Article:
It has long been commonplace for North Carolina politicians to lavish generous praise on community colleges. Alas, this praise is more often a sort of rote incantation than a real statement of priorities.
Let’s change that. North Carolina’s community colleges are critically important, often a good investment of tax dollars, and deserving of far greater attention from lawmakers, education officials, and opinion leaders. That attention need not be only laudatory. But it should be constant — and backed up by action.
Hundreds of thousands of North Carolinians take at least one course each year at one of the system’s 58 campuses. Some are full-time students. Most aren’t. If we account for that, the equivalent of about 100,000 full-time students were enrolled in North Carolina community colleges last year. For the University of North Carolina system, the comparable figure for undergraduates was about 170,000.
Most community-college students are enrolled in curriculum programs. They are working toward an associate degree in a particular field, an associate of arts, college-transfer credits, or diplomas. About 15 percent are enrolled, instead, in some form of continuing education. They are obtaining a particular job skill, retooling to change careers, or taking classes simply for edification.
In recent years, North Carolina policymakers have standardized course offerings among the community colleges and universities, thus easing the transition for transfer students and making it more attractive for high-school graduates to begin their quest for baccalaureate degrees at community colleges that cost less — for both students and taxpayers — and are closer to home.
Some university leaders and policymakers resisted these changes, and remain unconvinced they were a good idea. Critics view the freshman and sophomore coursework at community colleges as substandard, and point to statistics such as low completion rates for associate degrees as evidence for academic weakness. They also complain, incorrectly, that college transfer is a distraction from the original, vocational mission of two-year institutions.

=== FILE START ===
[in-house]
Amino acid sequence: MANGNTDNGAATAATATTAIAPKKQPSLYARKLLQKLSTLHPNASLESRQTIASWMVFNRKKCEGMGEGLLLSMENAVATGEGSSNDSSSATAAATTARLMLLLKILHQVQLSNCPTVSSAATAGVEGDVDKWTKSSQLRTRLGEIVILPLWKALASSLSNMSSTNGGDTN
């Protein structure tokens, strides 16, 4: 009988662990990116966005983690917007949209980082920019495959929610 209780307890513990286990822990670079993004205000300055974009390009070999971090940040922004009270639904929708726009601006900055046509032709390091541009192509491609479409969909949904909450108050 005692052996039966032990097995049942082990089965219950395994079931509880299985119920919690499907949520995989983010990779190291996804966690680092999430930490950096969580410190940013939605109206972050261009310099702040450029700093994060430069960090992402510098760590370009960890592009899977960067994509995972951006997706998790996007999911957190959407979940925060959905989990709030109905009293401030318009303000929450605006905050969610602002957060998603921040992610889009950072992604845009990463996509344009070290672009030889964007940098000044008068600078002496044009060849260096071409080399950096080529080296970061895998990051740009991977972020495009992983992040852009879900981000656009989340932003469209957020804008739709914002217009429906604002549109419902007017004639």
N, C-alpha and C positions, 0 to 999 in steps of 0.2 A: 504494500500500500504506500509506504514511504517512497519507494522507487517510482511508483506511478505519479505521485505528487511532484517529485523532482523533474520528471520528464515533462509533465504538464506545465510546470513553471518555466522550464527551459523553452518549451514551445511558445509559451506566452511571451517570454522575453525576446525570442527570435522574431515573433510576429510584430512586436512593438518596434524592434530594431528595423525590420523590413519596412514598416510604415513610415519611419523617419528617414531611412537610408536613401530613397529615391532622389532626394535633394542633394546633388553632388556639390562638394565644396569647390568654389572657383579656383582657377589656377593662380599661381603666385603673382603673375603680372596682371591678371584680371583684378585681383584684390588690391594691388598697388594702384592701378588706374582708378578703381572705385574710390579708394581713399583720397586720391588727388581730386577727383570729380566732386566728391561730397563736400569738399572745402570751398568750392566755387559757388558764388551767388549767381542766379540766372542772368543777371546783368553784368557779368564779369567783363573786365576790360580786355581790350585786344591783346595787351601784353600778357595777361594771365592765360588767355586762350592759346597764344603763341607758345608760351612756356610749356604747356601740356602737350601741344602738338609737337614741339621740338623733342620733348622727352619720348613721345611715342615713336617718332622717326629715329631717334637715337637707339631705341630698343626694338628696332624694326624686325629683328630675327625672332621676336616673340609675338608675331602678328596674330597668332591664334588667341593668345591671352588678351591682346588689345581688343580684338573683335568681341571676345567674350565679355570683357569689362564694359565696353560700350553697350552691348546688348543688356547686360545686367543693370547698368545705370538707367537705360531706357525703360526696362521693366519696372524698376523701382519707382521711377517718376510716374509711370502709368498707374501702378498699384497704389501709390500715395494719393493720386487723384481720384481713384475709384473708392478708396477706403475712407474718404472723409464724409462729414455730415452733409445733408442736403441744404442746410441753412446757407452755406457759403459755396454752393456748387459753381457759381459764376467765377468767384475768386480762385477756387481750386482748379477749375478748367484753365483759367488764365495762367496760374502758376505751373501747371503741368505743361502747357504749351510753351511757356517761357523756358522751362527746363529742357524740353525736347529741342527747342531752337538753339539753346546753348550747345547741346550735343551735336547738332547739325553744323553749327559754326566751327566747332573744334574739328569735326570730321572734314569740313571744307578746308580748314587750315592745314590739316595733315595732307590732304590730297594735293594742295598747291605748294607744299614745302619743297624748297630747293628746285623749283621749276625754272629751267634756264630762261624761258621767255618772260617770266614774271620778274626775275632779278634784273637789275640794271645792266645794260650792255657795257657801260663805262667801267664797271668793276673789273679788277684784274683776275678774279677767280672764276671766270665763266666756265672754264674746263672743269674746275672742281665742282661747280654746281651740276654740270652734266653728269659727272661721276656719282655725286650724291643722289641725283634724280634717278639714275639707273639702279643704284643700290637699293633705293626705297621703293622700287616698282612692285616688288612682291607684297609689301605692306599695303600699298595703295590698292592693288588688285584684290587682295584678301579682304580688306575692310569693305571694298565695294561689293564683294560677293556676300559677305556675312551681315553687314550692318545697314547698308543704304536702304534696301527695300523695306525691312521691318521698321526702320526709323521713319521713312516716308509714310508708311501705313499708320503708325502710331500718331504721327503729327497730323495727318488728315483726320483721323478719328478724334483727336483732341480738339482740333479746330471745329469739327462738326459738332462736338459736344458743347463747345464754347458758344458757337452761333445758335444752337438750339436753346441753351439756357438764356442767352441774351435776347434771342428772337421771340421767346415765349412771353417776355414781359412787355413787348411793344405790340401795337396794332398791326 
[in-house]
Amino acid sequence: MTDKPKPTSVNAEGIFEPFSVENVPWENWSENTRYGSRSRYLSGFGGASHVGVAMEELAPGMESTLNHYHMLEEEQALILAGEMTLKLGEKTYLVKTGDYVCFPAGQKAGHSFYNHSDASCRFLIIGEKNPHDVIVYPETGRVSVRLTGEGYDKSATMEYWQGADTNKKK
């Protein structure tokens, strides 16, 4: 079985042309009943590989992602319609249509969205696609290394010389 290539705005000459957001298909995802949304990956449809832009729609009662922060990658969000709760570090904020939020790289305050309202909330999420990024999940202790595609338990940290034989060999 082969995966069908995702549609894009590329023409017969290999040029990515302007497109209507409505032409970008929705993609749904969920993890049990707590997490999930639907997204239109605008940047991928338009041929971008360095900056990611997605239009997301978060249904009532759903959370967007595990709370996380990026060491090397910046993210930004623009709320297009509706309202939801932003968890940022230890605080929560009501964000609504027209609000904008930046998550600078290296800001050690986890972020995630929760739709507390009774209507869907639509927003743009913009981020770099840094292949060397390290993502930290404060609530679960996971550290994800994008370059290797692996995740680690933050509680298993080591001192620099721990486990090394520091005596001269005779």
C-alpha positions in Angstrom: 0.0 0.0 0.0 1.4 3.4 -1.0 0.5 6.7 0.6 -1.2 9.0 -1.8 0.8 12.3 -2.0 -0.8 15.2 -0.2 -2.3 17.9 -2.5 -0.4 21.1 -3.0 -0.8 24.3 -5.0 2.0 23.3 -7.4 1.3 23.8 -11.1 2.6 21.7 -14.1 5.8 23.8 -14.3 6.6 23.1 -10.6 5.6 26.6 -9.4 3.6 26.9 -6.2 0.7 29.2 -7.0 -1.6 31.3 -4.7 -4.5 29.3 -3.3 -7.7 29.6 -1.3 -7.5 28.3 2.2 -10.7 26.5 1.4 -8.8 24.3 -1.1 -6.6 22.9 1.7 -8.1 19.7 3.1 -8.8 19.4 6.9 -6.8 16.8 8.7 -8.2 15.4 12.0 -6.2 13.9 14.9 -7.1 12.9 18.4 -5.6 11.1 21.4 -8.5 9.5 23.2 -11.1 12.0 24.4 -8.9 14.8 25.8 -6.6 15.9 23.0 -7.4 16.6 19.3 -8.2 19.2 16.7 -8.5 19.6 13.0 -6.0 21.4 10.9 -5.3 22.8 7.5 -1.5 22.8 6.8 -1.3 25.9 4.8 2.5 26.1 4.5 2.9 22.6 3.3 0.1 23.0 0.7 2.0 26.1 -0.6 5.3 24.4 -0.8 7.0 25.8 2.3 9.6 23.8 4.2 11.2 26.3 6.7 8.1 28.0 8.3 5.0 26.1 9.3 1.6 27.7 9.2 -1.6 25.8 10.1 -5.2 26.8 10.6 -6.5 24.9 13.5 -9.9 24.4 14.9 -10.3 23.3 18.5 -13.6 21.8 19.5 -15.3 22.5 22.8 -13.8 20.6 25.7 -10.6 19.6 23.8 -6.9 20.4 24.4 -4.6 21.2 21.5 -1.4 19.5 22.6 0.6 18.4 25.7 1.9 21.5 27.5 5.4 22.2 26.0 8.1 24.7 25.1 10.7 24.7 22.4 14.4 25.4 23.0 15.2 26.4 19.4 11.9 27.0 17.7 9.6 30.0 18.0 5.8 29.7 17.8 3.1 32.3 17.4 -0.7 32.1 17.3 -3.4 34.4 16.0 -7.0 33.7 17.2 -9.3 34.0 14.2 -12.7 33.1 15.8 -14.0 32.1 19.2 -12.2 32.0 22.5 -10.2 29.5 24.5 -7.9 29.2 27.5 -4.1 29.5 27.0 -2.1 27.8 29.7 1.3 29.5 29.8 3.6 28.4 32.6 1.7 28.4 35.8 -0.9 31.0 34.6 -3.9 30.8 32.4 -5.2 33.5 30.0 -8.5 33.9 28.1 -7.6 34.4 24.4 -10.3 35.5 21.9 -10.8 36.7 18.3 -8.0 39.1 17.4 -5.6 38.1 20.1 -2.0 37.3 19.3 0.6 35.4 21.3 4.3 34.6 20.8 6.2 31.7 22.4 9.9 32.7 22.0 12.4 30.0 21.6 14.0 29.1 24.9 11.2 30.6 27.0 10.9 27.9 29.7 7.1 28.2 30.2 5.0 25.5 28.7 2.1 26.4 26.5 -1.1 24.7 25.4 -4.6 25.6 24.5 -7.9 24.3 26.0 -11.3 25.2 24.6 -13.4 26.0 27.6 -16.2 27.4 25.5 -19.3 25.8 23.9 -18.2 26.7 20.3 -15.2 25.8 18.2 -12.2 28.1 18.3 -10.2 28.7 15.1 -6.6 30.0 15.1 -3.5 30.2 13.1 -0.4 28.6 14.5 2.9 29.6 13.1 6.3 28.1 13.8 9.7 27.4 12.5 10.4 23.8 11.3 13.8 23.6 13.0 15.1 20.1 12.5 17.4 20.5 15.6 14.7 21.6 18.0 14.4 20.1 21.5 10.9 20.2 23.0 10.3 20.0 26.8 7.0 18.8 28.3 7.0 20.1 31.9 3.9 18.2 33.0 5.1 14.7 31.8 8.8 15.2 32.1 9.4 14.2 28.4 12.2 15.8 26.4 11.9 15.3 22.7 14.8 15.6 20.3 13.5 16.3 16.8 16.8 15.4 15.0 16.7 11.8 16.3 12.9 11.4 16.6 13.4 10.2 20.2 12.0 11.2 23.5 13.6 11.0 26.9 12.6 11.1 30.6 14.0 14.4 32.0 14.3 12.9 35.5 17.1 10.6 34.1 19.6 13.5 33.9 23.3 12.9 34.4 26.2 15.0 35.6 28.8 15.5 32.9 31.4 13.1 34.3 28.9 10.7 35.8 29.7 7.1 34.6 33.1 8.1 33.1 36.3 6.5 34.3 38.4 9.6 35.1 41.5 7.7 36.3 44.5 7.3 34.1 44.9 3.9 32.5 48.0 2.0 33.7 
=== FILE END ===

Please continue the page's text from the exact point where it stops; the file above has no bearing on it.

While community colleges should always be committed to continuous improvement, they often get a bum rap on quality. For one thing, measures such as degree-completion rates are notoriously uninformative. Although transfer students can — and ought to — receive associate degrees from their colleges before heading off to universities, large numbers of them do not even fill out the necessary paperwork.
One study of full-time students who began at community colleges found that, after accounting for those who transfer without completing associate degrees, the share of students completing some kind of degree — associate or baccalaureate — was 55 percent within six years. That needs to be higher, naturally, but there are UNC campuses where the average six-year graduation rates for non-transfer students are at or below this level.
More to the point, the populations of students who enter higher education through community colleges are, on average, very different from those who go straight to universities. These characteristics explain much of the difference in degree completion, regardless of the type of institution attended.
Do community colleges deliver value? It’s a tough question to answer, but a necessary one. A 2017 analysis for Columbia University’s Teacher College tracked the earnings of community college students in eight states, including ours. North Carolinians who completed their associate degree earned substantially more within nine years than those who attended but did not complete college. Even those who didn’t graduate earned a bit more, on average, depending on how many classes they completed.
The same qualities that lead to degree completion could also make one a better worker, so the educational experience may not fully explain the wage premium. That’s possible. But I think the preponderance of the evidence suggests that community college are, as community college professor Rob Jenkins put it in a recent article for the James G. Martin Center for Academic Renewal, “among our leanest, most efficient institutions.” Unlike universities, he wrote, they “do not need rock-climbing walls, expensive health clubs, or luxurious dormitories to attract students. All they need is adequate staffing, competent, fairly-paid faculty, and reasonably modern facilities.”